Annabelle and Bayard Van Duyvil live a charmed life: he’s the scion of an old Knickerbocker family, she grew up in a Tudor manor in England, they had a whirlwind romance in London, they have three year old twins on whom they dote, and he’s recreated her family home on the banks of the Hudson and renamed it Illyria. Yes, there are rumors that she’s having an affair with the architect, but rumors are rumors and people will gossip. But then Bayard is found dead with a knife in his chest on the night of their Twelfth Night Ball, Annabelle goes missing, presumed drowned, and the papers go mad. Bay’s sister, Janie, forms an unlikely alliance with a reporter to uncover the truth, convinced that Bay would never have killed his wife, that it must be a third party, but the more she learns about her brother and his wife, the more everything she thought she knew about them starts to unravel. Who were her brother and his wife, really? And why did her brother die with the name George on his lips?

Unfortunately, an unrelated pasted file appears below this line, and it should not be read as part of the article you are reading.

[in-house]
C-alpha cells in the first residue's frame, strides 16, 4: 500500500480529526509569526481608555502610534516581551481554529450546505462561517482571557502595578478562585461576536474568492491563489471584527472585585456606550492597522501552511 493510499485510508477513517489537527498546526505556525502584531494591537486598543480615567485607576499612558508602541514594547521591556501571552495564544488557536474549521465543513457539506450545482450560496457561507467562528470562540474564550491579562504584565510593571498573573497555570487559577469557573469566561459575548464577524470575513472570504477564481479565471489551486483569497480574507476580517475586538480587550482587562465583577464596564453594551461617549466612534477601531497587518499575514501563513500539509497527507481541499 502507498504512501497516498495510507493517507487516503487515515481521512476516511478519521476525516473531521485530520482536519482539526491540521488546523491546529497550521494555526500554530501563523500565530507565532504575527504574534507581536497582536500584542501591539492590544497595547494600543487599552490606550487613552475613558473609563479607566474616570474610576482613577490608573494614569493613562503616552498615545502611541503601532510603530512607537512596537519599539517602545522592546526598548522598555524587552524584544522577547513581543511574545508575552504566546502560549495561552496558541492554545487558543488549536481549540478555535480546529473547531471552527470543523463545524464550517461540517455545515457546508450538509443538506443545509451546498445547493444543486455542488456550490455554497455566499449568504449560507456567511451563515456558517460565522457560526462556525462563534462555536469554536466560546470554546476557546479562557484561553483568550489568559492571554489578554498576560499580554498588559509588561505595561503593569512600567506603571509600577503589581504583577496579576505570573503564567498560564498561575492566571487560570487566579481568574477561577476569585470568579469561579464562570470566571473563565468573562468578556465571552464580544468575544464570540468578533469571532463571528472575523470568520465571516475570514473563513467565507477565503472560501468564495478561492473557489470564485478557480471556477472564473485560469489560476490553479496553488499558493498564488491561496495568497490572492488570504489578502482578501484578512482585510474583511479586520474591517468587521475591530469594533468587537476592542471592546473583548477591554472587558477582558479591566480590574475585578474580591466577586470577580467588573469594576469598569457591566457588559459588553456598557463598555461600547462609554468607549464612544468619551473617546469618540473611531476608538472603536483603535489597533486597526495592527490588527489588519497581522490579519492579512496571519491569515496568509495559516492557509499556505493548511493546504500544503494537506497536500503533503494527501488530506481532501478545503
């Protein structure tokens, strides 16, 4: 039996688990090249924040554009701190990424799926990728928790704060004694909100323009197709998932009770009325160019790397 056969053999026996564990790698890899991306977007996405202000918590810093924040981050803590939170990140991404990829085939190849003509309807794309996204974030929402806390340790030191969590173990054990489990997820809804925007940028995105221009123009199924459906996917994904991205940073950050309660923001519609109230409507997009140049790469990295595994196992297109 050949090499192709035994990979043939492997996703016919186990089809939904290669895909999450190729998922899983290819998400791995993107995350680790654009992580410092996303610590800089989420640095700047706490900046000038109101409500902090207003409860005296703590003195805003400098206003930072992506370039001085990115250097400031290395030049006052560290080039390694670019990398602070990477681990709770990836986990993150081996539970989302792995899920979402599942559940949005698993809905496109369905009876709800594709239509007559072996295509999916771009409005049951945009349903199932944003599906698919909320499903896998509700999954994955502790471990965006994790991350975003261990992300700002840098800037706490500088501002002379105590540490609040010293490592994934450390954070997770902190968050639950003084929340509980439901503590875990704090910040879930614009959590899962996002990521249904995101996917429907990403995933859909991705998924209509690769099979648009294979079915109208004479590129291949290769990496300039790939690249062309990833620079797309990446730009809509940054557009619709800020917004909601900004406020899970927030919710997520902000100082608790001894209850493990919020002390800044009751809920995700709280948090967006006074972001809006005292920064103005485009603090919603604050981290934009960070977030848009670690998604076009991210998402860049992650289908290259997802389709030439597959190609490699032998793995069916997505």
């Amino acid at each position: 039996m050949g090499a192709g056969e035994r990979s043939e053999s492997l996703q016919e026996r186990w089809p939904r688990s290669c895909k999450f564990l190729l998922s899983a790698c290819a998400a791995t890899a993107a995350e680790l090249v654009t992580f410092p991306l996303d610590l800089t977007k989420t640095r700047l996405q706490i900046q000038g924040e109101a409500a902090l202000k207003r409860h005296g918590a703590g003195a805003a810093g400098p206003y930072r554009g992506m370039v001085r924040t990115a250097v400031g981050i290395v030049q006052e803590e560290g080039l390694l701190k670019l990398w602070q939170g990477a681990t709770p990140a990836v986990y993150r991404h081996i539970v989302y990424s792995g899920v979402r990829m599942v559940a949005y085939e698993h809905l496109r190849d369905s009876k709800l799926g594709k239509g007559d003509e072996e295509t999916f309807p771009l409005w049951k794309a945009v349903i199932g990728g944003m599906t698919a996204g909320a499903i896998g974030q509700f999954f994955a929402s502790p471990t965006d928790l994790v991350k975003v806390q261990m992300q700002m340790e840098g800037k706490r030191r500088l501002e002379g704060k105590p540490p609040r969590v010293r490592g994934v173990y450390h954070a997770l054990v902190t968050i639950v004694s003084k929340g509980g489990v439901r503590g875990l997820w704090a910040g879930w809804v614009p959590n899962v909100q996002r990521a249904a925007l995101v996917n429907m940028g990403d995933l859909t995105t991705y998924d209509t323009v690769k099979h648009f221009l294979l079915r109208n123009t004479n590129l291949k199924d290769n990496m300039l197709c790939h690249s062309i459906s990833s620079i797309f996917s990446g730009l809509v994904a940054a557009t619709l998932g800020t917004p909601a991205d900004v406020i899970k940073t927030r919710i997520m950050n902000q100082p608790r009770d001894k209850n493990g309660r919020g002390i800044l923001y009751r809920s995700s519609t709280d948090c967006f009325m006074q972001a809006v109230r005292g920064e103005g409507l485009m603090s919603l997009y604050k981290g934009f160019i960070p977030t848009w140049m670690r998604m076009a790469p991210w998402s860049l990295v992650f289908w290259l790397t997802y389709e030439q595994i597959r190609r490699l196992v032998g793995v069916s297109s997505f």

It is the seventeenth century and a wall is being raised around Wychwood, transforming the great house and its park into a private realm of ornamental lakes, grandiose gardens, and majestic avenues designed by Mr. Norris, a visionary landscaper. In this enclosed world everyone has something to hide after decades of civil war. Dissenters shelter in the woods, lovers rendezvous in secret enclaves, and outsiders—migrants fleeing the plague—find no mercy.